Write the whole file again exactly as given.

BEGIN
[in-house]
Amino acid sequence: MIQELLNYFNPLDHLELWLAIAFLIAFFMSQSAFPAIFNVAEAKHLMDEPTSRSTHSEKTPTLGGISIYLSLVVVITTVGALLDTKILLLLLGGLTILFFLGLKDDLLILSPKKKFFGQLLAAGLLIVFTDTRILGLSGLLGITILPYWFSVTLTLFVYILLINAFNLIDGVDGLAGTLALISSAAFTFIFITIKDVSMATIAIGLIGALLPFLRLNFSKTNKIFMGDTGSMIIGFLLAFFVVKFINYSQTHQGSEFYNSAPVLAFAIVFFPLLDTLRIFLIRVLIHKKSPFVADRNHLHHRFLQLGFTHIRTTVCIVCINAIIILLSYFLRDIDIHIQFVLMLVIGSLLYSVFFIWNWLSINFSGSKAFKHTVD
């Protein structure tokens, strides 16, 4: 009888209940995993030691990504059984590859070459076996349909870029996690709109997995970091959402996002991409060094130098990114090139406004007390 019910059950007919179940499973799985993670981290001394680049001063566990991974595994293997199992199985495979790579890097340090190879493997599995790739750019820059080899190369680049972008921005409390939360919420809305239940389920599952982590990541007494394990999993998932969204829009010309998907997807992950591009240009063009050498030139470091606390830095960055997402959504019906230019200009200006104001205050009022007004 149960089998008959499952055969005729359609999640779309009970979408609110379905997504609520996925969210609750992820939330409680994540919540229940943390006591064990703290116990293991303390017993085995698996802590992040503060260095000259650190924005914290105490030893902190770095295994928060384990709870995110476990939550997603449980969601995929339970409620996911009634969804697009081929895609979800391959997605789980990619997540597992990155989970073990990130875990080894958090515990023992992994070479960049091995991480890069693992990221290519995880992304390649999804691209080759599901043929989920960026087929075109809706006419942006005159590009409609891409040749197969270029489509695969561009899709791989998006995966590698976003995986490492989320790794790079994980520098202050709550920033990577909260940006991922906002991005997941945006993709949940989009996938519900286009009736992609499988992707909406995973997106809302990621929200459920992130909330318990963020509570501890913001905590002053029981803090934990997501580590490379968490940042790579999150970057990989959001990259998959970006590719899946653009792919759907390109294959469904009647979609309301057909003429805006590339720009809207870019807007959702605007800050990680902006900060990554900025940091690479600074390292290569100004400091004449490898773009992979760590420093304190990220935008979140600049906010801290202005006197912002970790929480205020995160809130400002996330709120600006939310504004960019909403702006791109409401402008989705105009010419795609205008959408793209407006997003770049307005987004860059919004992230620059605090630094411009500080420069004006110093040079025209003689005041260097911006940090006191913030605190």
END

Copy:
[in-house]
Amino acid sequence: MIQELLNYFNPLDHLELWLAIAFLIAFFMSQSAFPAIFNVAEAKHLMDEPTSRSTHSEKTPTLGGISIYLSLVVVITTVGALLDTKILLLLLGGLTILFFLGLKDDLLILSPKKKFFGQLLAAGLLIVFTDTRILGLSGLLGITILPYWFSVTLTLFVYILLINAFNLIDGVDGLAGTLALISSAAFTFIFITIKDVSMATIAIGLIGALLPFLRLNFSKTNKIFMGDTGSMIIGFLLAFFVVKFINYSQTHQGSEFYNSAPVLAFAIVFFPLLDTLRIFLIRVLIHKKSPFVADRNHLHHRFLQLGFTHIRTTVCIVCINAIIILLSYFLRDIDIHIQFVLMLVIGSLLYSVFFIWNWLSINFSGSKAFKHTVD
């Protein structure tokens, strides 16, 4: 009888209940995993030691990504059984590859070459076996349909870029996690709109997995970091959402996002991409060094130098990114090139406004007390 019910059950007919179940499973799985993670981290001394680049001063566990991974595994293997199992199985495979790579890097340090190879493997599995790739750019820059080899190369680049972008921005409390939360919420809305239940389920599952982590990541007494394990999993998932969204829009010309998907997807992950591009240009063009050498030139470091606390830095960055997402959504019906230019200009200006104001205050009022007004 149960089998008959499952055969005729359609999640779309009970979408609110379905997504609520996925969210609750992820939330409680994540919540229940943390006591064990703290116990293991303390017993085995698996802590992040503060260095000259650190924005914290105490030893902190770095295994928060384990709870995110476990939550997603449980969601995929339970409620996911009634969804697009081929895609979800391959997605789980990619997540597992990155989970073990990130875990080894958090515990023992992994070479960049091995991480890069693992990221290519995880992304390649999804691209080759599901043929989920960026087929075109809706006419942006005159590009409609891409040749197969270029489509695969561009899709791989998006995966590698976003995986490492989320790794790079994980520098202050709550920033990577909260940006991922906002991005997941945006993709949940989009996938519900286009009736992609499988992707909406995973997106809302990621929200459920992130909330318990963020509570501890913001905590002053029981803090934990997501580590490379968490940042790579999150970057990989959001990259998959970006590719899946653009792919759907390109294959469904009647979609309301057909003429805006590339720009809207870019807007959702605007800050990680902006900060990554900025940091690479600074390292290569100004400091004449490898773009992979760590420093304190990220935008979140600049906010801290202005006197912002970790929480205020995160809130400002996330709120600006939310504004960019909403702006791109409401402008989705105009010419795609205008959408793209407006997003770049307005987004860059919004992230620059605090630094411009500080420069004006110093040079025209003689005041260097911006940090006191913030605190």